“Love and Death on Long Island”
Slow but Witty
In “Love and Death on Long Island”, consummate English actor, John Hurt, plays Giles, a lonely and tired writer who is out of touch with the modern world. Jason Priestly plays the object of his desire. When Giles first meets Ronnie Bostock (Priestly), he finds a new reason for living as he pursues the young man. Seeing shades of “Death in Venice” and “Lolita” is this film is not surprising as the younger man is actively pursued by someone much older.
Giles is a stuffy English writer obsessed by an American teenager and grade B movie star. He goes to Long Island to find the guy and actually does so. Giles is an intellectual, crusty and 60ish and Giles manages to woo Ronnie. Hurt is perfect in the part and he gives us some wonderful acting. As he starts his new life while going after Ronnie we see him with warmth that the character has probably never felt before. When he offers to Help Ronnie in his career, it s clear to us that he does so in order to keep the young man close t him.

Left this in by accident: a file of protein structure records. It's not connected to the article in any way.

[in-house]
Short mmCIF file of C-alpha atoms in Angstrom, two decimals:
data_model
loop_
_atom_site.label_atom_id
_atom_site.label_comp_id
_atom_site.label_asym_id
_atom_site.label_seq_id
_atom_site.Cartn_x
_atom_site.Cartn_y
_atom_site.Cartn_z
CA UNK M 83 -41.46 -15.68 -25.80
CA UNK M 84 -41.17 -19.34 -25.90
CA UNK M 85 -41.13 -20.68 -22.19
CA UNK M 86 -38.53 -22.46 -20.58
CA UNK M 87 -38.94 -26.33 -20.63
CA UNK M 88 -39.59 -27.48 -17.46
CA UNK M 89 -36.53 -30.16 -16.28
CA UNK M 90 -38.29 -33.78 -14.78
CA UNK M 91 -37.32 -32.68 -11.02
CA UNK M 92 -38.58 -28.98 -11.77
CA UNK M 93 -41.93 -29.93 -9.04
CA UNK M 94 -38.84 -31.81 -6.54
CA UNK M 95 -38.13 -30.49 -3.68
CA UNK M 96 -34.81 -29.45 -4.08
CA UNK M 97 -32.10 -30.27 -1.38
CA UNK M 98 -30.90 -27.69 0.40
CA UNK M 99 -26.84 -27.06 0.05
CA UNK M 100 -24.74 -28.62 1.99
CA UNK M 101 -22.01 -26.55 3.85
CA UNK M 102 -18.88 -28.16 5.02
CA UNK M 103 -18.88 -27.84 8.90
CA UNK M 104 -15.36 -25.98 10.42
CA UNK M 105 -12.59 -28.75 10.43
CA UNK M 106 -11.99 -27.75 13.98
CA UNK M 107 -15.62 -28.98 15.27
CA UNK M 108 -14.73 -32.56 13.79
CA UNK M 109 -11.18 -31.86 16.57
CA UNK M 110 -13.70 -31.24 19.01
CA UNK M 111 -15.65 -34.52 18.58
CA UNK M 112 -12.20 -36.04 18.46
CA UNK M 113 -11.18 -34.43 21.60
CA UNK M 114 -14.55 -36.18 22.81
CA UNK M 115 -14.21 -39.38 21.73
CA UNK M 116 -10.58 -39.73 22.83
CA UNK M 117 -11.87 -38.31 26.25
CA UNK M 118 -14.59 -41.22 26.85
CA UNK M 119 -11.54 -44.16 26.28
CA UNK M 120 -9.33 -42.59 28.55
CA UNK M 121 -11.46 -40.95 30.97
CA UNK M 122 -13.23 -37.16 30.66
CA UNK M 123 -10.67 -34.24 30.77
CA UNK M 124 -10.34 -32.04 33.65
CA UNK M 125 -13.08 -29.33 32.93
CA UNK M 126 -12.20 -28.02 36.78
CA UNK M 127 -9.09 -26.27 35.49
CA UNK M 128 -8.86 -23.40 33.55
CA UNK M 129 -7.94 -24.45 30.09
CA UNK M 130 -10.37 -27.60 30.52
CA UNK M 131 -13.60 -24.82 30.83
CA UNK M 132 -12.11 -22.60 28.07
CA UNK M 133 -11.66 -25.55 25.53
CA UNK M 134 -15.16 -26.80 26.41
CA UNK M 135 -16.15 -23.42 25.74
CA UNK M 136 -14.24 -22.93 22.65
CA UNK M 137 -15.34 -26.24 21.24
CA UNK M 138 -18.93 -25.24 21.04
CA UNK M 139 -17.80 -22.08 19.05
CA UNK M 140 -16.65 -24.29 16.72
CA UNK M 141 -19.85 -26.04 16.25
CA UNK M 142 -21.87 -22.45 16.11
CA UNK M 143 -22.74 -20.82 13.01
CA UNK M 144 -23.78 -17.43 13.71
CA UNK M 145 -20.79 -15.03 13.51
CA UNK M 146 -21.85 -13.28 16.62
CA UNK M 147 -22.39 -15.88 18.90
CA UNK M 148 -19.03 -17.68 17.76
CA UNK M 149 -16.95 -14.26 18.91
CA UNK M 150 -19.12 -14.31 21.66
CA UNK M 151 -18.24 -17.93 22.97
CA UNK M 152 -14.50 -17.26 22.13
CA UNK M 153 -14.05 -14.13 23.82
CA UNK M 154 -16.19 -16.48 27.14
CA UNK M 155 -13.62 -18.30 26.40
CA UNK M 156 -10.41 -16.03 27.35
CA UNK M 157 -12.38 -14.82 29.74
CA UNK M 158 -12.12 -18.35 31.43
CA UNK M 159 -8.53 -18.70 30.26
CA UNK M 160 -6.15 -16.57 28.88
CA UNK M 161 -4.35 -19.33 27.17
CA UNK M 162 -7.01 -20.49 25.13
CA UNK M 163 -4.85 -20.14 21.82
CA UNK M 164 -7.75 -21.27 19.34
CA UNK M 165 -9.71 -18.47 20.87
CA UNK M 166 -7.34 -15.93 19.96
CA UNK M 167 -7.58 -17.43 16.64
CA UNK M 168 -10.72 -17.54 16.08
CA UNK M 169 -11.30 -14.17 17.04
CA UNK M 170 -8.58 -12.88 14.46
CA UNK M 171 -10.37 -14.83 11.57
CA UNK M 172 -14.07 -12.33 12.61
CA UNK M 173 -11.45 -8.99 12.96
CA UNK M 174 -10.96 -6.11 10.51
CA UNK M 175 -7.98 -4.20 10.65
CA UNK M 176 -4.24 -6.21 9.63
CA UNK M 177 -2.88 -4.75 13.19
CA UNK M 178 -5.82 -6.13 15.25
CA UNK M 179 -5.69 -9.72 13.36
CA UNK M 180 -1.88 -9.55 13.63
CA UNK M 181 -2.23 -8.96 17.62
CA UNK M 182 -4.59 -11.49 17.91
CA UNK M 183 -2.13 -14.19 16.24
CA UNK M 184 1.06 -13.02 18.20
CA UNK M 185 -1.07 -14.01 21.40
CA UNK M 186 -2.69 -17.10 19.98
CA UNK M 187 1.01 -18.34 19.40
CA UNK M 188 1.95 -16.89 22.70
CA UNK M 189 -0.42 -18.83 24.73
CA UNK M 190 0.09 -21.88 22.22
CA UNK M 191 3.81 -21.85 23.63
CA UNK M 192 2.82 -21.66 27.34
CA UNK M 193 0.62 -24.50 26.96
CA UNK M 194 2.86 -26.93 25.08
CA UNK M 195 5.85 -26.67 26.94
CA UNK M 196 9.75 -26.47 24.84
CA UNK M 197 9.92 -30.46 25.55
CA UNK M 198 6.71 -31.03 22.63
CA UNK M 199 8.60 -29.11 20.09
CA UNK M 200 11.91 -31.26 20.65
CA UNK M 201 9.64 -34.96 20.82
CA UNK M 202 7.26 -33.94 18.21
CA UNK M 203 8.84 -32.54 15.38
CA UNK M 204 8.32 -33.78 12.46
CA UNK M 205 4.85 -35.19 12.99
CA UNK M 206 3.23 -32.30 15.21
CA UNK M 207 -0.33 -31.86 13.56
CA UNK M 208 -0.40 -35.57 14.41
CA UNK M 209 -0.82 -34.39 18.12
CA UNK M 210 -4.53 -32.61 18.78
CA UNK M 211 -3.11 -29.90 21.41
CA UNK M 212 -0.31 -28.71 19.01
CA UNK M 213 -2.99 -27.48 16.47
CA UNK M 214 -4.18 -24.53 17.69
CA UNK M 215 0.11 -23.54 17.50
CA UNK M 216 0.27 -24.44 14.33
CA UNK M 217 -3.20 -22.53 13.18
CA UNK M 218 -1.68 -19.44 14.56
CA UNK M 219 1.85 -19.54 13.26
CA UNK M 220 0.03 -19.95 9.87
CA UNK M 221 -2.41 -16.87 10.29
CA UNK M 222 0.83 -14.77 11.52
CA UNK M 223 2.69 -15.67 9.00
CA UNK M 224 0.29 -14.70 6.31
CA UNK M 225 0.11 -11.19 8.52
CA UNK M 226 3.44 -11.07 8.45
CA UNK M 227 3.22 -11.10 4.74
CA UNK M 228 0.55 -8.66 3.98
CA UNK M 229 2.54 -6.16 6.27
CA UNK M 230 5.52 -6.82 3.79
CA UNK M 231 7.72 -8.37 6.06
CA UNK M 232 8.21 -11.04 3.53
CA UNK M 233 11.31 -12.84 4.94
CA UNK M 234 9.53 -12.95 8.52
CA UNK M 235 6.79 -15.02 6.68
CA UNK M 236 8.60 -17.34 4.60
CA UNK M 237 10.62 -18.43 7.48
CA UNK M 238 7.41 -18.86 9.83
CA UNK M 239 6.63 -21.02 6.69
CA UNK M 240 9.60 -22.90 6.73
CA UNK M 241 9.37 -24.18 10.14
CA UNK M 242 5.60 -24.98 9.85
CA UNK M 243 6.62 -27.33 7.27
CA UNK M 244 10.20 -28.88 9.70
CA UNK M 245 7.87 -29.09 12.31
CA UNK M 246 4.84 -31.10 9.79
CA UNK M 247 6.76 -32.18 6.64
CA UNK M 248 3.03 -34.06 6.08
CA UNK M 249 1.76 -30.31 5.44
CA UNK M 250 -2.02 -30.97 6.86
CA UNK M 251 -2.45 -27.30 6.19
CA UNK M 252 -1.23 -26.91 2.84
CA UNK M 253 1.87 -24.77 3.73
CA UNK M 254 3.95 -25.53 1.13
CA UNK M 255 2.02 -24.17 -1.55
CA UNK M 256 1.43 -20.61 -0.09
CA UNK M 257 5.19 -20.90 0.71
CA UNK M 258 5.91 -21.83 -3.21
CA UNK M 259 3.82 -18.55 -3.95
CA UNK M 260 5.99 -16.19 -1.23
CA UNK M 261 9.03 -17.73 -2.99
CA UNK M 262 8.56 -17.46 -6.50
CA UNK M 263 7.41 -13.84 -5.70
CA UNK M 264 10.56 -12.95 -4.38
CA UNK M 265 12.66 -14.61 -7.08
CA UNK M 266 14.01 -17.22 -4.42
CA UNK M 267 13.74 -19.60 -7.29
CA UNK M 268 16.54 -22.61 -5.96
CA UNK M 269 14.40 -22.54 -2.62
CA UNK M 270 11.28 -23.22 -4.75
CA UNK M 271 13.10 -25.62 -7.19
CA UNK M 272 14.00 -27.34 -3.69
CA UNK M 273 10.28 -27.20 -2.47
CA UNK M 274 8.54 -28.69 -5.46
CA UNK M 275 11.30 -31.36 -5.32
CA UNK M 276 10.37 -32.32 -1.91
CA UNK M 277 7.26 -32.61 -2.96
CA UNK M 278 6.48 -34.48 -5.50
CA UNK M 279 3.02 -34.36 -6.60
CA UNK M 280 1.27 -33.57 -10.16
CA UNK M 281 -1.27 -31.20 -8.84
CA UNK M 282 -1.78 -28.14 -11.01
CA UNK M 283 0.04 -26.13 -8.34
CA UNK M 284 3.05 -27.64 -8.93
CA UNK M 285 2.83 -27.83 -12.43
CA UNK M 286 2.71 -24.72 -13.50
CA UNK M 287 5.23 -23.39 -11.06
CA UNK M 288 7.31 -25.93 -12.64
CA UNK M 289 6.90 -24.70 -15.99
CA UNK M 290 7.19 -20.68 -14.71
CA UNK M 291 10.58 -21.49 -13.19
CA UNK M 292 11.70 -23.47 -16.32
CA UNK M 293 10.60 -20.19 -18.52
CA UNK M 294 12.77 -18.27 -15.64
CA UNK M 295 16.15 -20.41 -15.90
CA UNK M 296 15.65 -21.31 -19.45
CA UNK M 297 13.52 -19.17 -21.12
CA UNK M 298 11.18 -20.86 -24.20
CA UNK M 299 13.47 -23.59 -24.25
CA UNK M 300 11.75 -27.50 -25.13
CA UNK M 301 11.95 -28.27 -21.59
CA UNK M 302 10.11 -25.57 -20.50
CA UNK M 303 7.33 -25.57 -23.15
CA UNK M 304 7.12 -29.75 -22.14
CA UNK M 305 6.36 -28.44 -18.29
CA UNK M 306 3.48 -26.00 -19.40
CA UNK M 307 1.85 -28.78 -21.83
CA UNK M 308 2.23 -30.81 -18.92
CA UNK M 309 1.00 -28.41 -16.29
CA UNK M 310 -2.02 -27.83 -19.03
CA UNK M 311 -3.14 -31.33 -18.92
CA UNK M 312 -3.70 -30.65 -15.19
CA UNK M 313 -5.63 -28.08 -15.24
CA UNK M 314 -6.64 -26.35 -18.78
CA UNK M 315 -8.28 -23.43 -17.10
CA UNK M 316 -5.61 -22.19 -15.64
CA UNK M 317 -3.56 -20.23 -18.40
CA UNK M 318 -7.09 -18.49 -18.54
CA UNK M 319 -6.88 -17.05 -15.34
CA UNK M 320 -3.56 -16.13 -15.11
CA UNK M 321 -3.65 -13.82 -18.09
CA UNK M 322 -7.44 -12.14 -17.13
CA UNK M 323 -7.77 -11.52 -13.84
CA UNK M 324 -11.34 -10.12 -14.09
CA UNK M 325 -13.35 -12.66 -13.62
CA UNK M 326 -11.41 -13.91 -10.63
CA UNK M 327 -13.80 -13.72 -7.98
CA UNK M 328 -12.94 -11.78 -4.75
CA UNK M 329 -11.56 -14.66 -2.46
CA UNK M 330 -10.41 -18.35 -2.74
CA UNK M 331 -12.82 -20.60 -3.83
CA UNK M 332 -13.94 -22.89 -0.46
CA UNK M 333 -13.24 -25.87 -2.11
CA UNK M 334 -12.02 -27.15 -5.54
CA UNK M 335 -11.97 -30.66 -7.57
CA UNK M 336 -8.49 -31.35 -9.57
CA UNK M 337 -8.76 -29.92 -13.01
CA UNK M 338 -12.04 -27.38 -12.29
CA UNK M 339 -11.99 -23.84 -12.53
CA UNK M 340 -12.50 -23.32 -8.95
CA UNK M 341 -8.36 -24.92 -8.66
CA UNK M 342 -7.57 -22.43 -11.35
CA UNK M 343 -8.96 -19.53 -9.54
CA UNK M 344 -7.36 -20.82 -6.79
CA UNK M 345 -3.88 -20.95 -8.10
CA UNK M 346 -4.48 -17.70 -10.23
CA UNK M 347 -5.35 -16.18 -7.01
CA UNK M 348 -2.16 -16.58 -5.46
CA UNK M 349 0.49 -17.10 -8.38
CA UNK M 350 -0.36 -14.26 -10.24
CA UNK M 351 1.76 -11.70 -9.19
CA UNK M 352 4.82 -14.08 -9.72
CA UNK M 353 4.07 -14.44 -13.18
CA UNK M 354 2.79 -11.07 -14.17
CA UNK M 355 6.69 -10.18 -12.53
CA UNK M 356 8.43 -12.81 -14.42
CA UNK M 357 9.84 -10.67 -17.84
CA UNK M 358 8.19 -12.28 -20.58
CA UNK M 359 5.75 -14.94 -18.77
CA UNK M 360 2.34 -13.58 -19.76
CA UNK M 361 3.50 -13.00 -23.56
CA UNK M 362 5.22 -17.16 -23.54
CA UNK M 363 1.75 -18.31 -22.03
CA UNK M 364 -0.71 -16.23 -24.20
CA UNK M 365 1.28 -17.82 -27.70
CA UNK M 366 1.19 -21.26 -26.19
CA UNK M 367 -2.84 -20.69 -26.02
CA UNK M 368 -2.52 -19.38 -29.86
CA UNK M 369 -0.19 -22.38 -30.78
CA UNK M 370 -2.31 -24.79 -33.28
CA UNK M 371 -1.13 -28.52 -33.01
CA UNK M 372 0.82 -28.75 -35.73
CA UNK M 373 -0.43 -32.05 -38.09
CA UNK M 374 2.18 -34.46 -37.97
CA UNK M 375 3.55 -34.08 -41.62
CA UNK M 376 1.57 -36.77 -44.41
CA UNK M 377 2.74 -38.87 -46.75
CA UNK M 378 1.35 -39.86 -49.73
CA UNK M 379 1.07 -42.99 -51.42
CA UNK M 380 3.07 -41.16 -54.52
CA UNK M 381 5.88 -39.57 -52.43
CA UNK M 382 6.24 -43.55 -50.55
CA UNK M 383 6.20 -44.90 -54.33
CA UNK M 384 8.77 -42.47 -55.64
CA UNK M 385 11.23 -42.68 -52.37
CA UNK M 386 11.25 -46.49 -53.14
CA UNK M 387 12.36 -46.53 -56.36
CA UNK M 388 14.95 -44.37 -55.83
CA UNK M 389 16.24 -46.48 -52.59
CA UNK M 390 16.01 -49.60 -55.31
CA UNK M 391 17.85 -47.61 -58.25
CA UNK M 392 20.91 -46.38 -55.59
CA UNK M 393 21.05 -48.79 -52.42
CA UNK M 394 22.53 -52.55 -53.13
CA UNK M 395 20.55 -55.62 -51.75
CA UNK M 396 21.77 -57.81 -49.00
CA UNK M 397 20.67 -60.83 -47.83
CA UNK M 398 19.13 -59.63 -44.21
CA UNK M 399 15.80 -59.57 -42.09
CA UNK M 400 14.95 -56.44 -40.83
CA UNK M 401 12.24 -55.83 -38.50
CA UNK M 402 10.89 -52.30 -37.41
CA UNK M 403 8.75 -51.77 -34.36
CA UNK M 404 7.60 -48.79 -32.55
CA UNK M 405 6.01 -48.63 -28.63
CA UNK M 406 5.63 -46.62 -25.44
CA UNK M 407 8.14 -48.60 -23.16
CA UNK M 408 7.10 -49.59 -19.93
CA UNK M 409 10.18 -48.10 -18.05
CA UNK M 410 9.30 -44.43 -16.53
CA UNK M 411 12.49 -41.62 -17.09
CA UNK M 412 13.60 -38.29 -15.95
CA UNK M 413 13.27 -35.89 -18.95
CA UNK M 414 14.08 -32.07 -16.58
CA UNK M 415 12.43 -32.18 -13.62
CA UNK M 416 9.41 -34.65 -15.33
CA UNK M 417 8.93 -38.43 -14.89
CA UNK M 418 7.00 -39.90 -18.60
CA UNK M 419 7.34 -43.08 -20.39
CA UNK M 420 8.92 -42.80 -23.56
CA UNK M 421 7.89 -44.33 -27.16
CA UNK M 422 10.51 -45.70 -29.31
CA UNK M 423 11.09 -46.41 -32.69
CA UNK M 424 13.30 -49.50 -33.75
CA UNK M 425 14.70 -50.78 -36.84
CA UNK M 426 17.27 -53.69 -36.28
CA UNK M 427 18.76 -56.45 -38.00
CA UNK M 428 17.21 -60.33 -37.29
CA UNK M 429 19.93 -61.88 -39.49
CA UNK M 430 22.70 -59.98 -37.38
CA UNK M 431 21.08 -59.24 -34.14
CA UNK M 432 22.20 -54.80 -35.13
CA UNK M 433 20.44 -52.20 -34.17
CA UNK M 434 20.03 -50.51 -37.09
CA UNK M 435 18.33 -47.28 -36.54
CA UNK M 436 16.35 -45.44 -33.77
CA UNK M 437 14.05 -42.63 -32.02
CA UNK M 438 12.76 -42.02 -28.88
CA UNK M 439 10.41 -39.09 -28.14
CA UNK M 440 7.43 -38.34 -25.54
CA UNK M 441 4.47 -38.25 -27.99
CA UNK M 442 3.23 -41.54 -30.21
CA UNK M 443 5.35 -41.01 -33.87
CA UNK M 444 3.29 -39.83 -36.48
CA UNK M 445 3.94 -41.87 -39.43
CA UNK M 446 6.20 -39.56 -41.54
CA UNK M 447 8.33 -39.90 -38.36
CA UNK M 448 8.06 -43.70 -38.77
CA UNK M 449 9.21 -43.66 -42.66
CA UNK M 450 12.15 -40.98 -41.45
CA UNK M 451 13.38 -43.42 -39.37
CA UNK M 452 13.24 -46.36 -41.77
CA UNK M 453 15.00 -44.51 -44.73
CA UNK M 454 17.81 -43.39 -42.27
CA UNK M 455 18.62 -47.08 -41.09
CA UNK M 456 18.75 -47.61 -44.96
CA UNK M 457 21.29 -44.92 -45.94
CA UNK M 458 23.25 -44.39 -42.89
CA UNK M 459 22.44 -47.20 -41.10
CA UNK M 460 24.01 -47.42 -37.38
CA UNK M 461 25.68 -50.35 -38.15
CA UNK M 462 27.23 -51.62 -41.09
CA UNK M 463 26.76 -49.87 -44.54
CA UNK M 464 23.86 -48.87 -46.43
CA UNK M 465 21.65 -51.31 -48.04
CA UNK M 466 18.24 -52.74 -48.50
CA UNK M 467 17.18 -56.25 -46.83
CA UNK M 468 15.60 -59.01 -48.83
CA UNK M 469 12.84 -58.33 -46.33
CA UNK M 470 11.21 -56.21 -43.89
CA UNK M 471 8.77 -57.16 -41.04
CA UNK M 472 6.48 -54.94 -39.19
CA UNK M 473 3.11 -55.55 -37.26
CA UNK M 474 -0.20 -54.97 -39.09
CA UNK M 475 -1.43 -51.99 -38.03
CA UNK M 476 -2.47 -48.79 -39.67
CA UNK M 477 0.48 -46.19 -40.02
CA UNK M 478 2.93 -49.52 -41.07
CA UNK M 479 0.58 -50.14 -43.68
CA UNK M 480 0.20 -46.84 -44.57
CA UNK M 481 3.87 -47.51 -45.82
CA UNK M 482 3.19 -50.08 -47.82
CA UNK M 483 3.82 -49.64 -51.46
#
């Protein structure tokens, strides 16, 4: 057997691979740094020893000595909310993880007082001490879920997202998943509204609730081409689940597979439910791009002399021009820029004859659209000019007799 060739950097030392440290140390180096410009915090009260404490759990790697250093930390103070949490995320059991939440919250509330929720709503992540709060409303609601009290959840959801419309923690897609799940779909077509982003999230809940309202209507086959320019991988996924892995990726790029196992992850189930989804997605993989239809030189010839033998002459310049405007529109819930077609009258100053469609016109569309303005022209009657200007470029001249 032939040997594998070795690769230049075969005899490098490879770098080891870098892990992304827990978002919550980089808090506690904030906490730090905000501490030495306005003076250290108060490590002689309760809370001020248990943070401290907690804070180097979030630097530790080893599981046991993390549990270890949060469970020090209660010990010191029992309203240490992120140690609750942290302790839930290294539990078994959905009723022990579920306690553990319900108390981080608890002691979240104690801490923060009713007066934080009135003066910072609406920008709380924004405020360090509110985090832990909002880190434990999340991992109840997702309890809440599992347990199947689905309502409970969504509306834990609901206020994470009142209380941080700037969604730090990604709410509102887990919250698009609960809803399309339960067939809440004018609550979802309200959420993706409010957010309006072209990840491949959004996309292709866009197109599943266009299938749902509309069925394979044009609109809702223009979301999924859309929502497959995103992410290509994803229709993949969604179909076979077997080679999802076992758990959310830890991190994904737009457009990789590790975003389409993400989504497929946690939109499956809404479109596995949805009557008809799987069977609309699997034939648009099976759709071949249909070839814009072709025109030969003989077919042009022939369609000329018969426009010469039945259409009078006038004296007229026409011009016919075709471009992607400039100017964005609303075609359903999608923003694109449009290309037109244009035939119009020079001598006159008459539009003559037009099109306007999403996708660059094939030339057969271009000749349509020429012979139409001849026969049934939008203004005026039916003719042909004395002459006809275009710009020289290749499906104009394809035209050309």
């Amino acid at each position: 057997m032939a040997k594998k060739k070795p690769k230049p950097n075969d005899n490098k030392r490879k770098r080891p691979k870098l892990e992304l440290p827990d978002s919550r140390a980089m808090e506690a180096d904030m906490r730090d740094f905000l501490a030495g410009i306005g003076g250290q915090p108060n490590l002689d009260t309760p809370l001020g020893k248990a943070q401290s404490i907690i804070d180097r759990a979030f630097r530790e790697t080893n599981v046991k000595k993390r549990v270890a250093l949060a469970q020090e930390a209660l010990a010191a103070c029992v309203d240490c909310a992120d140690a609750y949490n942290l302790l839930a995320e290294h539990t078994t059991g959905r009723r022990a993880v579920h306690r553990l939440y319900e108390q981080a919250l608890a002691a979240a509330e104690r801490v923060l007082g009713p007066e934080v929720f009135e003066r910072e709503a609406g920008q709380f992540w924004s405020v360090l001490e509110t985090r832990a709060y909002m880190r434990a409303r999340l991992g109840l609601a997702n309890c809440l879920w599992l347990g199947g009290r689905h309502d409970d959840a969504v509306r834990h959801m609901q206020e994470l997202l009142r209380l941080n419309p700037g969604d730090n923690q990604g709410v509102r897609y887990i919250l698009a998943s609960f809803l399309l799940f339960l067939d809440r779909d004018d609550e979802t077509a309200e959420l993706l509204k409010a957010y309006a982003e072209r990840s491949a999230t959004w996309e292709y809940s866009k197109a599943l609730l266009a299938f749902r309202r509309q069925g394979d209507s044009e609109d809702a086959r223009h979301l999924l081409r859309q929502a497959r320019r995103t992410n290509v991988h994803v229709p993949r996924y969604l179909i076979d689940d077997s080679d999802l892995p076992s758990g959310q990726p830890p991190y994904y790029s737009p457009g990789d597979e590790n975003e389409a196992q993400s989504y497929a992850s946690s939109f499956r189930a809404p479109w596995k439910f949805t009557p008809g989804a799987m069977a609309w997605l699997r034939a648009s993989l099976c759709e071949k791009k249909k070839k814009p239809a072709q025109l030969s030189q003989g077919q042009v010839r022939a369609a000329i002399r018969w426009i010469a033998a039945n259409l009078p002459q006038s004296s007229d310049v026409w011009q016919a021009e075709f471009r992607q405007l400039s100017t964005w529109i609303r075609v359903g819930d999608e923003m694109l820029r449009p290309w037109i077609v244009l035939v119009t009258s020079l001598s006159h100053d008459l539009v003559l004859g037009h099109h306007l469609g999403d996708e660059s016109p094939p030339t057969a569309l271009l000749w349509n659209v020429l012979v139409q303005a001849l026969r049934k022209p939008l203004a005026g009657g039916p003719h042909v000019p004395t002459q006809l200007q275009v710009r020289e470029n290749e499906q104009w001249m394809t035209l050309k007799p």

Giles has been in a state of self-exile from the modern world. He lives in a stuffy flat in London which is dominated by a picture of his recently deceased wife and all of his emotions are totally repressed. When fate aids him and exposes him to Ronnie, he finally begins to understand his true sexuality and he finds a semblance of happiness. His obsession for Ronnie is thoroughly satisfying for him.
The confession scene at the end of the movie is touching and filled with raw emotion. It is exactly the moment when Giles realizes that he is in love with Ronnie and lusts for him sexually. He does not merely admire him. Faced with the risk of losing the young man, he is ready to go actively after him and as Ronnie becomes more reluctant, Giles becomes more desperate.
One of the most surprising things about the film is the ability of Jason Priestly to carry his role nobly. He holds his own against Hurt who is pure magnificence.
The artistic convention of the older mentor and the younger muse is not new but it is handled beautifully. Other interesting ideas are raised as well—the nature of love and how those who are set in their ways can find a new reason for life.